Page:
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Soup's On: Reflections from the Soup Kitchen


On January 9, 2024 Emmaus Soup Kitchen marked 50 years of serving meals to the hungry of Erie. Sister Jacqueline Sanchez-Small, Staff Writer, shares some scenes exactly 50 years after opening night on January 9, 1974.

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“Tonight is a special night! You know how you just had your fifth birthday, Liam? Well, today is our 50th birthday!” Sister Valerie Luckey, Emmaus Director, told a little boy who was sitting down for dinner with his family. “So we’re having homemade bread and mashed potatoes and soup and pot roast and… ice cream sundaes!”


The boy’s eyes lit up at the mention of ice cream. “It’s your birthday?” he said.


“It’s the birthday of this whole place; it’s fifty years that we have been serving dinner,” Sister Val said.


“Happy birthday!” Liam cheered.


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The tables throughout the dining rooms were set with red gingham tablecloths and vases with flowers, matching the decorations from the first dinner back in 1974. The meal was more well-balanced than it was fifty years ago, with pot roast and dessert on the menu, but there was homemade soup and bread at both meals. 


Thick sliced bread had been baked by Margaret Kloecker, a Benedictine Oblate who has been on staff at Emmaus for over thirty years, and buttery rolls and cheese biscuits made by Sister Marcia Sigler, who volunteered at Emmaus for decades.  


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Before the serving of the 50th anniversary meal began, the volunteers wondered if there would be much turnout. The weather was terrible, with gusts of wind up to 65 miles per hour whipping through the streets of downtown Erie. People who had the option to stay inside would probably take it, the volunteers thought. But in the guests came, one hundred and fifty people who were cold, wet, hungry, and excited to see familiar faces behind the serving line. Three of the servers––Margaret Kloecker, Benedictine oblate, and Sisters Lucia Surmik and Marcia Sigler––each have spent over thirty years at Emmaus, and Sisters Lucia and Marcia only recently retired. 


As guests came through the line and recognized them, one after another exclaimed, “Sister! I missed you! How’ve you been? Remember me?”


The other three women who were on the serving line––Sisters Dianne Sabol, Carolyn Gorny-Kopkowski, and Rosanne Lindal-Hynes––had been there the very first night in 1974.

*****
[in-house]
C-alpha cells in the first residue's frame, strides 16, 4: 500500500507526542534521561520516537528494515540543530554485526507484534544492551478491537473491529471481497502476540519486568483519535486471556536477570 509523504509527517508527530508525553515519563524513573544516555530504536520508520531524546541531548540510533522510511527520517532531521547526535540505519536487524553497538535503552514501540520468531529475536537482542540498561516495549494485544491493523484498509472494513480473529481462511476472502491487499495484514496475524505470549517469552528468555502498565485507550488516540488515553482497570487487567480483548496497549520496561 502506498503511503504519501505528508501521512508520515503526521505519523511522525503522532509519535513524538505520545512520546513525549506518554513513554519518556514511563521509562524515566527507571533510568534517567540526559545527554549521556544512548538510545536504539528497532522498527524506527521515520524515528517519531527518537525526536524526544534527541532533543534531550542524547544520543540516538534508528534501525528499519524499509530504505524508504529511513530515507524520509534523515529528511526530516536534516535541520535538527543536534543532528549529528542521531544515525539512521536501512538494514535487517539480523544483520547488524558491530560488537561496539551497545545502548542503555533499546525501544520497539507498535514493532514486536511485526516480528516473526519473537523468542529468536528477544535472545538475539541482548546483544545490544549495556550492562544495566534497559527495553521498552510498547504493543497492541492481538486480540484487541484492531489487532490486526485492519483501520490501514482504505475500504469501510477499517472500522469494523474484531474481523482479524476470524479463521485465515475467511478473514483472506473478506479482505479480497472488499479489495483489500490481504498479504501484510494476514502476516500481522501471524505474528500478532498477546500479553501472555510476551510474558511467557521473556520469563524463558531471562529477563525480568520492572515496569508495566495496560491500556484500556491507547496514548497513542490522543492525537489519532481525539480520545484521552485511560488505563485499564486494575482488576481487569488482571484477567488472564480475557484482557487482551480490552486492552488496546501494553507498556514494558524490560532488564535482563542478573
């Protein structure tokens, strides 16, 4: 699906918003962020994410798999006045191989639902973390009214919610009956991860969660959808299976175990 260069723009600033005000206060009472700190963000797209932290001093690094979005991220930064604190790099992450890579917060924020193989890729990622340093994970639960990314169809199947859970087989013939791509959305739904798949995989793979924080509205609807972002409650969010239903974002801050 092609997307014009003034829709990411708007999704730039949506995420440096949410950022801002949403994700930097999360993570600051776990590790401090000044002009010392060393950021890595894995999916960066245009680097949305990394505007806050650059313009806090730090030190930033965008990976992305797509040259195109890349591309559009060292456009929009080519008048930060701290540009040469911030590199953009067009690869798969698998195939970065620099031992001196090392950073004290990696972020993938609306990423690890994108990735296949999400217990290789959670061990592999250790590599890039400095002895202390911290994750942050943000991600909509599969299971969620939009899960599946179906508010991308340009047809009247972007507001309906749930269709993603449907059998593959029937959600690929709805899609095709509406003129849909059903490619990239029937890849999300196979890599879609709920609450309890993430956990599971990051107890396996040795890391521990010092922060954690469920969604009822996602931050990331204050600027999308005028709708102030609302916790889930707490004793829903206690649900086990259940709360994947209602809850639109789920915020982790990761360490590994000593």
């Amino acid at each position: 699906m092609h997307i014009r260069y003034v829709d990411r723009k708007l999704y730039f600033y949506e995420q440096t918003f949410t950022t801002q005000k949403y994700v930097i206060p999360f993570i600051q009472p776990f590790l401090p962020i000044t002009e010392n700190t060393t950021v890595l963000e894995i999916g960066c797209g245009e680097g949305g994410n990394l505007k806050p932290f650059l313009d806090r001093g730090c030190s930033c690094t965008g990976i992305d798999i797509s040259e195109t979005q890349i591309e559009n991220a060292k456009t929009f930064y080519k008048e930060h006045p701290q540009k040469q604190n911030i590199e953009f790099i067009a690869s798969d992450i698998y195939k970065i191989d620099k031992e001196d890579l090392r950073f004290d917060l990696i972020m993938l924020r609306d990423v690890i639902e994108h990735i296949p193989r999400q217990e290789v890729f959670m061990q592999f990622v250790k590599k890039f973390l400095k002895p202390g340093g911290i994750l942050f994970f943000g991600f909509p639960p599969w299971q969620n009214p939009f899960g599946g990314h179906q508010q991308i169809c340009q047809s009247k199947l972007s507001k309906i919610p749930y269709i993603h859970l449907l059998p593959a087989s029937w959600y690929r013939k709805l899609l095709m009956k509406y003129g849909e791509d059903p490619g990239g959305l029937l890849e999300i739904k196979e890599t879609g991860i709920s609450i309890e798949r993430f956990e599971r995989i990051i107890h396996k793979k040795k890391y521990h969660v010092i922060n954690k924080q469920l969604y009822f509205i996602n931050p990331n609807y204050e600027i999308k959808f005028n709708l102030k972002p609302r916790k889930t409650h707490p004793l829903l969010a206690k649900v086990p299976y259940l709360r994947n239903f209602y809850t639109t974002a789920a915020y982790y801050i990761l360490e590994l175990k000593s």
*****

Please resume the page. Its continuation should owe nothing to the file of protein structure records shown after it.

Sister Dianne was in her early twenties then, and was a member of the Pax Center, the Benedictine intentional living group for Christian nonviolence, whose members opened Emmaus. “The first night was so quiet, and we had just one or two guests,” she remembered. “You can’t imagine all the meetings we had at the Pax Center when we were planning to open! We thought, all that work and nobody came? But look at what this soup kitchen has become––a beautiful community for so many.” 


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Then the rain stopped, and the wind died down, and a vibrant rainbow stretched across the sky. Guests and volunteers ran to the windows and doors to marvel at it, and many said it felt like a sign from Sister Mary, the Director of Emmaus for 42 years, who died in May 2023. 


People were still talking about it half an hour later, after it had faded from view, and were telling the guests who were just coming in about how the rainbow had arched right over the soup kitchen.


“Want to see a picture of it?” I asked a guest, pulling up a photo on my phone.


The guest, an older lady, smiled and tears came to her eyes. “You know what that rainbow means? It means, ‘Hope.’”


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Emmaus is about sharing food. But it’s also about sharing beauty. The youngest guests know that as well as any staff member or volunteer. In the family room, a three-year-old girl who had just climbed into her high chair squealed with joy as she ran her hands over the checkered tablecloth. She said to her six-year-old brother, who was hanging his coat over the back of his chair, “Henwy! Look! It’s so pwetty! Are you looking?” Later, as the family was getting ready to leave, I showed Henry the photo of the rainbow over the soup kitchen, pointing out the building. “We’re in here right now, and that was the rainbow right above us!” I said.


“Wow,” he said. “Show Lucy! She’s gonna say, ‘That’s pretty!’ Lucy, come look!”



Photos--Top to Bottom:

1.Sister Dianne Sabol heads up the serving line.

2.Soup Kitchen Cook, Carly DiFuccia, prepares the pot roast for serving alongside Rita Scrimenti, Social Worker.

3.Table decorations reflect the soup kitchen in the 1970s.

4.Sister Marcia Sigler, left, shows off homemade bread with Margaret Kloecker, Staff and Oblate.

5.Sister Carolyn Gorny-Kopkowski (left) and Sister Dianne Sabol

6.Sister Rosanne Lindal-Hynes, Women's Advocate, serves buttery mashed potatoes.

7.The rainbow was a sign of hope for everyone gathered.

8.The volunteer crew scoops up ice cream for sundaes.

9.Sister Lucia Surmik, former Soup Kitchen Cook, offers a joy-filled smile.

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